Unusual 72-Bulb Display Mechanism Found in Vintage Clock

It’s hard to beat a vintage clock for something that you can hack, and that your significant other might actually let you display in your home. It’s practical and it’s art all at the same time! But, finding that perfect vintage clock for restoration can be a bit tricky. A crowd favorite is to choose something with intricate mechanisms and gears — the motion of a mechanical display is just so fascinating.

bulb-display-group-v01

[Gavin] managed to find a clock that is every bit as interesting without any moving parts. The clock uses a unique system of bulbs and screen masks to project each digit of the time onto glass, which creates a pretty cool look you’re not likely to see on other devices. As cheap as LCD and 7-segment displays are these days, it’s hard to imagine a time when an intricate solution like this — using 72 light bulbs — was considered practical.

Of course, what isn’t practical is replacing 72 incandescent bulbs, just to have them start the process of burning out all over again. [Gavin’s] solution to this problem was to replace the incandescent bulbs with LEDs. After getting the color temperature right (to replicate the vintage warm glow), he was able to use a jig system to get the LEDs positioned correctly to project the digits properly.

This certainly isn’t the first time we’ve seen a unique clock design, but there is something intriguing about seeing a design like this that never quite caught on. It’s a little bit of technological history that even your significant other will think is cool.

Get Subpixel Printing With a DLP 3D Printer

A DLP 3D printer works by shining light into a vat of photosensitive polymer using a Digital Light Processing projector, curing a thin layer of the goo until a solid part has been built up. Generally, the resolution of the print is determined by the resolution of the projector, and by the composition of the polymer itself. But, a technique posted by Autodesk for their Ember DLP 3D Printer could allow you to essentially anti-alias your print, further increasing the effective resolution.

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UV Laser Projector Shines With Glow-in-the-Dark Vinyl

Mirror galvanometers were originally developed in the 17th century to precisely measure very small changes in current. Unlike other instruments of the day, a mirror galvanometer could clearly show minute current variations by translating tiny movements of the mirror into large movements of the light reflected off of the mirror. Before clean electrical amplification became possible, this was the best means of measuring tiny differences in current. True mirror galvanometers are very sensitive instruments, but hobby servos can be used as a low-fidelity alternative, like with this project on Hackaday.io created by [robives].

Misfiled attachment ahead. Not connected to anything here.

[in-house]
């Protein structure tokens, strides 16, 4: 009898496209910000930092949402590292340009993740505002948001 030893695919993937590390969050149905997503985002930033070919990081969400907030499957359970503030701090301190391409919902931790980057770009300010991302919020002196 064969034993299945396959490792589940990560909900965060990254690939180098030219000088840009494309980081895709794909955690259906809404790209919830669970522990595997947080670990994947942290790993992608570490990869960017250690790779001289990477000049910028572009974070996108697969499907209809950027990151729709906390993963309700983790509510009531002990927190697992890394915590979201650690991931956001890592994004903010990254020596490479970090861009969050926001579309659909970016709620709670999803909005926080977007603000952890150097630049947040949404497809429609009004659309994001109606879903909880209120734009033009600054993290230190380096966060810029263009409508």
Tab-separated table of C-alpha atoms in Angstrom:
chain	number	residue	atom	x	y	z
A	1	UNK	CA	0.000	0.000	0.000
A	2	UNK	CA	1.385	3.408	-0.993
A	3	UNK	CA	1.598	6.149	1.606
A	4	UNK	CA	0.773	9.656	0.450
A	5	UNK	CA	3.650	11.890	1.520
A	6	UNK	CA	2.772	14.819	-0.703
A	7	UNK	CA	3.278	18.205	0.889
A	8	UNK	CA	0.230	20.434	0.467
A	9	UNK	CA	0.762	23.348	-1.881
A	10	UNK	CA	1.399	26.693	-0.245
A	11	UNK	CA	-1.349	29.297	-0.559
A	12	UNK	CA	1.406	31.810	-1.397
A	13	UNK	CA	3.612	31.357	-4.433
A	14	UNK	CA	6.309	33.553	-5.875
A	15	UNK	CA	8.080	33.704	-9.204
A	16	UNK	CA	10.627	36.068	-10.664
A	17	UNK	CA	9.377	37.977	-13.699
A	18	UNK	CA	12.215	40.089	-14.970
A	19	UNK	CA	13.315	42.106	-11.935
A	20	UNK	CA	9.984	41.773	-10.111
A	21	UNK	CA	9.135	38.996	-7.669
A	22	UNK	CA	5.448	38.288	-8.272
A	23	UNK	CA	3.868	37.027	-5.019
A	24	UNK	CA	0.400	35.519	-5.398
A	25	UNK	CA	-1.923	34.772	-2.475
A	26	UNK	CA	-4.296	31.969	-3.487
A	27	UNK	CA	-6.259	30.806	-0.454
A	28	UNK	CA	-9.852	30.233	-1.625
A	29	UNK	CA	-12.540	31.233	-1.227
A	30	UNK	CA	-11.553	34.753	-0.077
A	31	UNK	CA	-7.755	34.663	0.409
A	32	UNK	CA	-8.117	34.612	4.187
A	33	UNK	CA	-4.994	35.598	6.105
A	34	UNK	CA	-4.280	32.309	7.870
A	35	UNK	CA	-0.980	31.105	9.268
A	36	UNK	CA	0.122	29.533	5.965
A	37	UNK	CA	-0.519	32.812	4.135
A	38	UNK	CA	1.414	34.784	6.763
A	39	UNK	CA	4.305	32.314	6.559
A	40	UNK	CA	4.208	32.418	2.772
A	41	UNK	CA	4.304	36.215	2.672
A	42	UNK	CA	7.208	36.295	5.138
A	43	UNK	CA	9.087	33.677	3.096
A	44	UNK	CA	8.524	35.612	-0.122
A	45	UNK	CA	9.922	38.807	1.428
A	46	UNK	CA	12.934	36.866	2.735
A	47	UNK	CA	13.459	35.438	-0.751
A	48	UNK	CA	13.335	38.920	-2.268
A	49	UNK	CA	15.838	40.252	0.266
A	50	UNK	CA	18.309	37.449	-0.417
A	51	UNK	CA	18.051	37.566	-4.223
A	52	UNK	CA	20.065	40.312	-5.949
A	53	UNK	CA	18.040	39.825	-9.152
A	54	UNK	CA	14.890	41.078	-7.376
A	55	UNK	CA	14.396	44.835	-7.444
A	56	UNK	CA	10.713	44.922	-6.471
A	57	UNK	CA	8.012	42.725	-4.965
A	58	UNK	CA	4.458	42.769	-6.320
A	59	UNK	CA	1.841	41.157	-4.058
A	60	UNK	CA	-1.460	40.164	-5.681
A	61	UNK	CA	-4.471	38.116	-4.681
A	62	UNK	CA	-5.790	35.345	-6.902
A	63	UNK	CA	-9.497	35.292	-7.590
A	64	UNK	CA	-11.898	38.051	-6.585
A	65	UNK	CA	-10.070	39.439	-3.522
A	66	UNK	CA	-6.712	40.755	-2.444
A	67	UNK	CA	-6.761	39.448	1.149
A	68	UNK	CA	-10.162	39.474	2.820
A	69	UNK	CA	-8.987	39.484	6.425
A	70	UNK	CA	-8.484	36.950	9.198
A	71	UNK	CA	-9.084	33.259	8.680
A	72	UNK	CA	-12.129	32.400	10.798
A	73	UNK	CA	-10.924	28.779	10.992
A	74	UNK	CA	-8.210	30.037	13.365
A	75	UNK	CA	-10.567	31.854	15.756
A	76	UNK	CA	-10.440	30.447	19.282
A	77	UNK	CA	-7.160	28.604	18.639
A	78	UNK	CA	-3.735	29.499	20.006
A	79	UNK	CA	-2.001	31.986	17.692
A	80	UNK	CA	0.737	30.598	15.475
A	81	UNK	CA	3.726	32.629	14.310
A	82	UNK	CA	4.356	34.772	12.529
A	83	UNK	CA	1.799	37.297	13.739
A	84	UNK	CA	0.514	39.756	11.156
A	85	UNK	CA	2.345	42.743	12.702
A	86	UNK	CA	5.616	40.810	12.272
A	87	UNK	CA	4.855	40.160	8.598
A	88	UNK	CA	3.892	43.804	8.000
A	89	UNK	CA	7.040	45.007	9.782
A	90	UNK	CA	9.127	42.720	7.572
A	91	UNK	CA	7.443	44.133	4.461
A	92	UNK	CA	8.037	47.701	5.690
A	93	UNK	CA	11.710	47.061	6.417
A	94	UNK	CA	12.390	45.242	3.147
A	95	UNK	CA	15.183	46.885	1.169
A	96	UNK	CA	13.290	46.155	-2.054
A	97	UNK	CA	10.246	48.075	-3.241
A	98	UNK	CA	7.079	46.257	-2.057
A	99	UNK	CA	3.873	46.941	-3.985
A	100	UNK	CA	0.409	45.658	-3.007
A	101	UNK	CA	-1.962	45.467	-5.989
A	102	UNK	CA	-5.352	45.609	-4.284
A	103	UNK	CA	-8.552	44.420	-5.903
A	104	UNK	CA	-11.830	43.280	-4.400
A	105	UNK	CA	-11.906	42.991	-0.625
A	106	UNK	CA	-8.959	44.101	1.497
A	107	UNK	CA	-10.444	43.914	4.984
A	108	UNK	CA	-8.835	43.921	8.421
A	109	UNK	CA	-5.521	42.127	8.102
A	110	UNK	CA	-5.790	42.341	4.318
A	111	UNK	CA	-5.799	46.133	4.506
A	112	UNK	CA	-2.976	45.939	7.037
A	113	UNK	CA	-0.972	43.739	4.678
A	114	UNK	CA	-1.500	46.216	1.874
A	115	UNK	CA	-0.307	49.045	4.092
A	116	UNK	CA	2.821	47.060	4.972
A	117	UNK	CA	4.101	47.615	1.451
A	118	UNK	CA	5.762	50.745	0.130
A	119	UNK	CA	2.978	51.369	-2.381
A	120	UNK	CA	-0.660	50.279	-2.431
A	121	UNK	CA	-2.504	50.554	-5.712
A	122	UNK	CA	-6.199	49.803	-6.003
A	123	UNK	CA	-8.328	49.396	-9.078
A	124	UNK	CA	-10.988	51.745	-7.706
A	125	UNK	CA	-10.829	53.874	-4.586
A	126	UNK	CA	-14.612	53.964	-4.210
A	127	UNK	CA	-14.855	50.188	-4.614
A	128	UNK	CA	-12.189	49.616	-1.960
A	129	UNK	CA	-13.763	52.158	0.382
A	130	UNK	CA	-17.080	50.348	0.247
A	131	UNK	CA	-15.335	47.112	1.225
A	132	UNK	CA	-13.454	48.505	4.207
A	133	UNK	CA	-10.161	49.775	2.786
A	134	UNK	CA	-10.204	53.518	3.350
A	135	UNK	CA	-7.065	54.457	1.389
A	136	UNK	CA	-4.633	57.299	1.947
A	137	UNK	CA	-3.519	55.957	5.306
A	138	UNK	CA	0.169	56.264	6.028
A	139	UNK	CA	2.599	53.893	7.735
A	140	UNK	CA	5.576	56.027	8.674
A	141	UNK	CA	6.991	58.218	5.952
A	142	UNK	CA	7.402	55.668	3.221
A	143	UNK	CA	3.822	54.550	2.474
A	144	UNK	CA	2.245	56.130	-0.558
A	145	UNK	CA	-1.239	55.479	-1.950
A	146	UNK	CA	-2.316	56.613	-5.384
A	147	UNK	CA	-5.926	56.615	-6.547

Using a mirror galvanometer is by far the most common technique for laser projection shows – it’s really the only way to move the laser’s beam quickly enough to create the visual illusion of a solid line in real time. A mirror galvanometer works by using coils to attract magnets attached to the mirror, allowing the angle of the mirror to change when current is applied to the coils. This movement is extremely small, but is amplified by the distance to the projection surface, meaning the laser’s beam can move huge distances in an instance. If you’ve ever seen a laser show, it almost certainly used this technique. But driving galvos requires a beefy DAC, so we can’t blame [robives] for wanting to keep it digital.

[robives’s] project side-steps the need for galvanometers by using glow-in-the-dark vinyl and a UV laser. The result is a laser beam trail which lasts much longer, which means that solid lines are visible without the need for high-speed galvos. A build like this lets you experiment with laser projections without dealing with sensitive mirror galvos, and instead use components that you probably already have sitting on your workbench.

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Shedding Light on the Mechanics of Film Projection

Do you know how a film projector works? We thought we did, but [Bill Hammack] made us think twice. We have covered the Engineer Guy’s  incredibly informative videos many times in the past, and for good reason. He not only has a knack for clear explanation, the dulcet tones of his delivery are hypnotically soothing. In [Bill]’s latest video, he tears down a 1979 Bell & Howell 16mm projector to probe its inner workings.

Movies operate on the persistence of vision (POV) principle, which basically states that the human brain creates the illusion of motion from still images. If you’ve ever drawn circles and figure eights in the nighttime air with a sparkler or perused a flip book, then you’ve experimented with POV.

A film projector is no different in theory. Still images on a strip of celluloid are passed between a lamp and a lens, which project the images on to a screen. A device called a shuttle advances the film by engaging its teeth into the holes on the edge of the film and moving downward, pulling the film with it. The shuttle then disengages its teeth and moves up and forward, starting the process again.

shuttersFilm is projected at a rate of 24 frames per second, which is sufficient to create the POV illusion. A projector’s shutter inserts itself between the lamp and the lens, blocking the light to prevent projection of the film’s physical movement. But these short periods of darkness, or flicker, present a problem. Originally, shutters were made in the shape of a semi-circle, so they block the light half of the time. Someone figured out that increasing the flicker rate to 60-70 times per second would have the effect of constant brightness. And so the modern shutter has three blades: one blocks projection of the film’s movement, and the other two simply increase flicker.